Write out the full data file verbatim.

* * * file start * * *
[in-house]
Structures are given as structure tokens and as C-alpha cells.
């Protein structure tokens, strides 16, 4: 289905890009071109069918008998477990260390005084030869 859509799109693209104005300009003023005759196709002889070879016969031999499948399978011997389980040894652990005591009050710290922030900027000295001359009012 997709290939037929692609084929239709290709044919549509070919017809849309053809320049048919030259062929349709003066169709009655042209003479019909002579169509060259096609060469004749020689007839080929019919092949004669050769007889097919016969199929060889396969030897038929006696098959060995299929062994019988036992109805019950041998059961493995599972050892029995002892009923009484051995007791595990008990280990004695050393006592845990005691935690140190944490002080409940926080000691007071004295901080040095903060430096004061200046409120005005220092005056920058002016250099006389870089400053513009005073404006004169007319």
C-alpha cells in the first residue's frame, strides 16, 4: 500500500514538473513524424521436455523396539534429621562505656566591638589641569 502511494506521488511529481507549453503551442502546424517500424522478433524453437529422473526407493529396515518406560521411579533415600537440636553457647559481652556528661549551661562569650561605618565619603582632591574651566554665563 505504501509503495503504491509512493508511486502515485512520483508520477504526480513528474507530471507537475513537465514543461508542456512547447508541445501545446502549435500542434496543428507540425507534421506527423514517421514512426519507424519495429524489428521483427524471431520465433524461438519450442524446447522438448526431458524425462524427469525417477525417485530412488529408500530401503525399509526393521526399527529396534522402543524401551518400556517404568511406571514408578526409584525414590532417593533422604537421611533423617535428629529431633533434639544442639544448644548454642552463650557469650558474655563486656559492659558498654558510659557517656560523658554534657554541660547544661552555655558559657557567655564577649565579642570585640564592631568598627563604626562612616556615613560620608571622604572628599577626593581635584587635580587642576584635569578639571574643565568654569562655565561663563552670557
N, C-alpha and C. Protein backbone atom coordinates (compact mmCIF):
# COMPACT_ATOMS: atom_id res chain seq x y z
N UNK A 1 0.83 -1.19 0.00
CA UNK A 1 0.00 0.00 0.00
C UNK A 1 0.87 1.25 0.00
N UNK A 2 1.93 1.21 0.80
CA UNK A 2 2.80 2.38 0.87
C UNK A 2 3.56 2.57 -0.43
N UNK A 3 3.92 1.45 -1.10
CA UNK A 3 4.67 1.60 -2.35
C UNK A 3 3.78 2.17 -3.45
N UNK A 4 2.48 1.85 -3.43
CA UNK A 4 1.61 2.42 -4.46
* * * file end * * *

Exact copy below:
[in-house]
Structures are given as structure tokens and as C-alpha cells.
């Protein structure tokens, strides 16, 4: 289905890009071109069918008998477990260390005084030869 859509799109693209104005300009003023005759196709002889070879016969031999499948399978011997389980040894652990005591009050710290922030900027000295001359009012 997709290939037929692609084929239709290709044919549509070919017809849309053809320049048919030259062929349709003066169709009655042209003479019909002579169509060259096609060469004749020689007839080929019919092949004669050769007889097919016969199929060889396969030897038929006696098959060995299929062994019988036992109805019950041998059961493995599972050892029995002892009923009484051995007791595990008990280990004695050393006592845990005691935690140190944490002080409940926080000691007071004295901080040095903060430096004061200046409120005005220092005056920058002016250099006389870089400053513009005073404006004169007319």
C-alpha cells in the first residue's frame, strides 16, 4: 500500500514538473513524424521436455523396539534429621562505656566591638589641569 502511494506521488511529481507549453503551442502546424517500424522478433524453437529422473526407493529396515518406560521411579533415600537440636553457647559481652556528661549551661562569650561605618565619603582632591574651566554665563 505504501509503495503504491509512493508511486502515485512520483508520477504526480513528474507530471507537475513537465514543461508542456512547447508541445501545446502549435500542434496543428507540425507534421506527423514517421514512426519507424519495429524489428521483427524471431520465433524461438519450442524446447522438448526431458524425462524427469525417477525417485530412488529408500530401503525399509526393521526399527529396534522402543524401551518400556517404568511406571514408578526409584525414590532417593533422604537421611533423617535428629529431633533434639544442639544448644548454642552463650557469650558474655563486656559492659558498654558510659557517656560523658554534657554541660547544661552555655558559657557567655564577649565579642570585640564592631568598627563604626562612616556615613560620608571622604572628599577626593581635584587635580587642576584635569578639571574643565568654569562655565561663563552670557
N, C-alpha and C. Protein backbone atom coordinates (compact mmCIF):
# COMPACT_ATOMS: atom_id res chain seq x y z
N UNK A 1 0.83 -1.19 0.00
CA UNK A 1 0.00 0.00 0.00
C UNK A 1 0.87 1.25 0.00
N UNK A 2 1.93 1.21 0.80
CA UNK A 2 2.80 2.38 0.87
C UNK A 2 3.56 2.57 -0.43
N UNK A 3 3.92 1.45 -1.10
CA UNK A 3 4.67 1.60 -2.35
C UNK A 3 3.78 2.17 -3.45
N UNK A 4 2.48 1.85 -3.43
CA UNK A 4 1.61 2.42 -4.46